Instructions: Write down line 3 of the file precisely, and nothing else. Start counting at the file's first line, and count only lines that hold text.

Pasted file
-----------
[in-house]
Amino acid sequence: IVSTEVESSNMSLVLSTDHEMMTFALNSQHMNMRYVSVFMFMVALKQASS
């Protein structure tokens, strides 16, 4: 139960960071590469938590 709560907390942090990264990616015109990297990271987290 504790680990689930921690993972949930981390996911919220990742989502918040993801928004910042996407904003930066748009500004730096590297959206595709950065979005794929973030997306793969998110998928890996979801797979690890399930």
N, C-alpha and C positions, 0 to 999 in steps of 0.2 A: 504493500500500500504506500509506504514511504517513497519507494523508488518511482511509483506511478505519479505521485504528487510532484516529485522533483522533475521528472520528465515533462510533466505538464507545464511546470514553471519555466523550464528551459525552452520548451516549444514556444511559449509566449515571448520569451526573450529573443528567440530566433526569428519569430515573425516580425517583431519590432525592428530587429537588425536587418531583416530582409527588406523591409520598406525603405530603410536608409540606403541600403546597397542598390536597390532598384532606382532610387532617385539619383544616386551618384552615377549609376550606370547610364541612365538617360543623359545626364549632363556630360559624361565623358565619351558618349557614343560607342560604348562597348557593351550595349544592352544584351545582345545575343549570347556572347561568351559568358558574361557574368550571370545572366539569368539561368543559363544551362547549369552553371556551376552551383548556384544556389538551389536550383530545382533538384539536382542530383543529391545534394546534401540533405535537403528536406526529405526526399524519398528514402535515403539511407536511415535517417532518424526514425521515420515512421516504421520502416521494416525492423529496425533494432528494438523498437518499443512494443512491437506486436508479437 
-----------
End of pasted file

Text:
């Protein structure tokens, strides 16, 4: 139960960071590469938590 709560907390942090990264990616015109990297990271987290 504790680990689930921690993972949930981390996911919220990742989502918040993801928004910042996407904003930066748009500004730096590297959206595709950065979005794929973030997306793969998110998928890996979801797979690890399930």